The Animal Welfare (Licensing of Activities Involving Animals) (England) (Amendment) Regulations 2019 [SI 2019/1093] will come into effect on 6 April 2020.

Lucy’s Law is the short-hand for the amendment to The Animal Welfare (Licensing of Activities Involving Animals) (England) Regulations 2018 brought about by The Animal Welfare (Licensing of Activities Involving Animals) (England) (Amendment) Regulations 2019, which makes unlawful the sales of puppies and kittens (under six months in both cases) by third party sellers / anyone other than the breeder.

The rules in relation to kittens are slightly different. This note addresses the situation relating to puppies specifically.

It is unlawful to sell a puppy unless you are the licensed breeder who bred that puppy.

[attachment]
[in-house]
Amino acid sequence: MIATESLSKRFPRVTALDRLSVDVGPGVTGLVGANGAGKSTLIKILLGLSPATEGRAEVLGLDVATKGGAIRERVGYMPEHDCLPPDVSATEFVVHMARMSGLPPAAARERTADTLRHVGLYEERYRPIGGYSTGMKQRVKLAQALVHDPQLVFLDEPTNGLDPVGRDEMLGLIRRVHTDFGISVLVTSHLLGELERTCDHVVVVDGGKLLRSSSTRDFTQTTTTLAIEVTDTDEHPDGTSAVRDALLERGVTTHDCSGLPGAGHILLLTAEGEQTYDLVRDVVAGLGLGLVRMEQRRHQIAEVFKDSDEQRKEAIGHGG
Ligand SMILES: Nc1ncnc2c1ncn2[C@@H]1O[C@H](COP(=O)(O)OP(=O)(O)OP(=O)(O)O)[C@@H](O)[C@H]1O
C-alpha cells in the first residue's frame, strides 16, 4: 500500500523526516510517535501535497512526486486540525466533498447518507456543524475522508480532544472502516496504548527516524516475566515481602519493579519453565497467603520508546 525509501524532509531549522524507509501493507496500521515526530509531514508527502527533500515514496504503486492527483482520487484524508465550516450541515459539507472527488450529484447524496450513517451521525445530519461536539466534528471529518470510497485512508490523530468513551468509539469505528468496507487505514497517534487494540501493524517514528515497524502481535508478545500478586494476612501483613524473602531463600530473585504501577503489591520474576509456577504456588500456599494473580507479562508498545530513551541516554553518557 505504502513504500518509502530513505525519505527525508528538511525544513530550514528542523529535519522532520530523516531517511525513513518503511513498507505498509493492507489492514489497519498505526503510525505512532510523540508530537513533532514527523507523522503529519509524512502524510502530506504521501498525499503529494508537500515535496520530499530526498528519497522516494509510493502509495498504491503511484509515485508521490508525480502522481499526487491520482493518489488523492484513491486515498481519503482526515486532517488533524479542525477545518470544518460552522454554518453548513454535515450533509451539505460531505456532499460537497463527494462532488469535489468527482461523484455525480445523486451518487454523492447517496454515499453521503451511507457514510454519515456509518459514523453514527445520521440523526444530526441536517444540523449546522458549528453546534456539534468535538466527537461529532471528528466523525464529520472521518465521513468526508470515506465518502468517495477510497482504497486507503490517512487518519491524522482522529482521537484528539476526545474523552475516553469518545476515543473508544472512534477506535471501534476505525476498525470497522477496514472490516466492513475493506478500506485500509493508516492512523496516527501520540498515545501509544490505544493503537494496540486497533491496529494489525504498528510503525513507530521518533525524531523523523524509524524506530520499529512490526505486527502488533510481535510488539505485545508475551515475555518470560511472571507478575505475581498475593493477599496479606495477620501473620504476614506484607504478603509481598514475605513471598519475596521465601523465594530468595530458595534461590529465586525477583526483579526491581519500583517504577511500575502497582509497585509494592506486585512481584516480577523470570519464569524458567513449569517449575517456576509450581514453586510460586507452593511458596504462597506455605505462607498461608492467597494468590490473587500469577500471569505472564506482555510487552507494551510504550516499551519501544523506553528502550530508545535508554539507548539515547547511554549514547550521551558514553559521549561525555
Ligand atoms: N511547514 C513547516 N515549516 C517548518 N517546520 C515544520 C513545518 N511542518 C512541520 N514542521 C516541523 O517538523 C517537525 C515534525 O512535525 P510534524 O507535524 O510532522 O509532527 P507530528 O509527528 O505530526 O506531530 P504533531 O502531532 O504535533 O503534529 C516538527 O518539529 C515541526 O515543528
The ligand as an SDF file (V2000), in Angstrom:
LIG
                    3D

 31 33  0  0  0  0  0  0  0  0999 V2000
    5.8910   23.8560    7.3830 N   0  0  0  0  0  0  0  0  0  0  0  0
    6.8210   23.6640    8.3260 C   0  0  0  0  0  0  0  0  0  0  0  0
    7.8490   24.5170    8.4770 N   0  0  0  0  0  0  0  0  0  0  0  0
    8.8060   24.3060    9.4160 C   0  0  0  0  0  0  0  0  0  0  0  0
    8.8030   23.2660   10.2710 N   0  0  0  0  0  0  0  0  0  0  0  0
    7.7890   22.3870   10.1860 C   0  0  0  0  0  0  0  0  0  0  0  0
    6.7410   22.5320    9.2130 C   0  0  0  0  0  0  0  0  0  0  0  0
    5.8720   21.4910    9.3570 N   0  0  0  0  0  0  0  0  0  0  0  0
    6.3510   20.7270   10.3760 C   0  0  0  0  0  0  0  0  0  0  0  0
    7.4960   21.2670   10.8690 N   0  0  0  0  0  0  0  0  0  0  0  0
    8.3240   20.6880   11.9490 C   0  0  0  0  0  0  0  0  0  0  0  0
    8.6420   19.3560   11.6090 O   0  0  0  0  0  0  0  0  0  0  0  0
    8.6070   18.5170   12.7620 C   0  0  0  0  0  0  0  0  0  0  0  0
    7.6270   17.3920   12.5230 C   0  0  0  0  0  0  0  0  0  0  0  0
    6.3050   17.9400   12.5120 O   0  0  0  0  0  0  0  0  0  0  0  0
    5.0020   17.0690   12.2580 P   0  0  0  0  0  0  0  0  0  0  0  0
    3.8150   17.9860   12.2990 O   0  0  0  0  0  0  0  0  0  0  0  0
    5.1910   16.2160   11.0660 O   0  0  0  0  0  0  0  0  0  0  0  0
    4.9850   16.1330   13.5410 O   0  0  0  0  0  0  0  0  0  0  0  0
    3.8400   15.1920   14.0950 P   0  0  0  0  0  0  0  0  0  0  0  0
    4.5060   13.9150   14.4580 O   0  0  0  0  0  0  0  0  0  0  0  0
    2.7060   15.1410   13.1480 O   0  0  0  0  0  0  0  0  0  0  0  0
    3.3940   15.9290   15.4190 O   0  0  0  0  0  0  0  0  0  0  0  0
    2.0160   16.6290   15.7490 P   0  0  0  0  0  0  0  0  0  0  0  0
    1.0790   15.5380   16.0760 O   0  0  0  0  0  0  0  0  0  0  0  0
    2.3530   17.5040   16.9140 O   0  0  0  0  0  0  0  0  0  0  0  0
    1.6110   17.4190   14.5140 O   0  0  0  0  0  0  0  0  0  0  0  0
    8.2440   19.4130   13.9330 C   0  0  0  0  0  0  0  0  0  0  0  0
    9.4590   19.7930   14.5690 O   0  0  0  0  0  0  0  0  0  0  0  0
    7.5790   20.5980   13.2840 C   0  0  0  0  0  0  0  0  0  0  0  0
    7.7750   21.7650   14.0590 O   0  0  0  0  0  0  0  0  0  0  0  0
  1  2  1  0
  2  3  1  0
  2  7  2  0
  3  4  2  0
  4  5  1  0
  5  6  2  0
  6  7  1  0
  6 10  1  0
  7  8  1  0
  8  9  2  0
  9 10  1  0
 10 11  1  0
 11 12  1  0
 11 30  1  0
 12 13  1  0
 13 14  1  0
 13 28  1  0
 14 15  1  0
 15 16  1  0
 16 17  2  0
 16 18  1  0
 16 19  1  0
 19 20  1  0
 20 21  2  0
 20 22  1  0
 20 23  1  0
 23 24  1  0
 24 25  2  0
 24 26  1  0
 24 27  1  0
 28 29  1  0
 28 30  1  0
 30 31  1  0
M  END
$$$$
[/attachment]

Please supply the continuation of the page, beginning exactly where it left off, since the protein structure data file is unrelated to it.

The premises licensed for breeding must have a licence displayed in a specific name relating to those specific premises within the licensing authority’s district.

The breeding premises must be located in the district of the local licensing authority which granted the licence. The licensable activity of breeding or selling must take place in those licensed premises and not elsewhere. Those are the premises that must have been inspected before grant.

The breeder’s puppies must be advertised and/or offered for sale only from the premises where they were bred and reared.

The sale of any puppy must be completed in the presence of the purchaser on the licensed premises where the puppy was bred.

The breeder’s puppies must be shown to a prospective purchaser in the presence of the biological mother (the short-hand for this is “Where’s Mum?”).

No puppy can be sold or permanently separated from its biological mother at all, by anyone, under the age of eight weeks.

[There are exemptions for separation of puppies from mothers if necessary on health or welfare grounds. This would be for the breeder to prove.]

A more detailed explanation is available on the IoL website.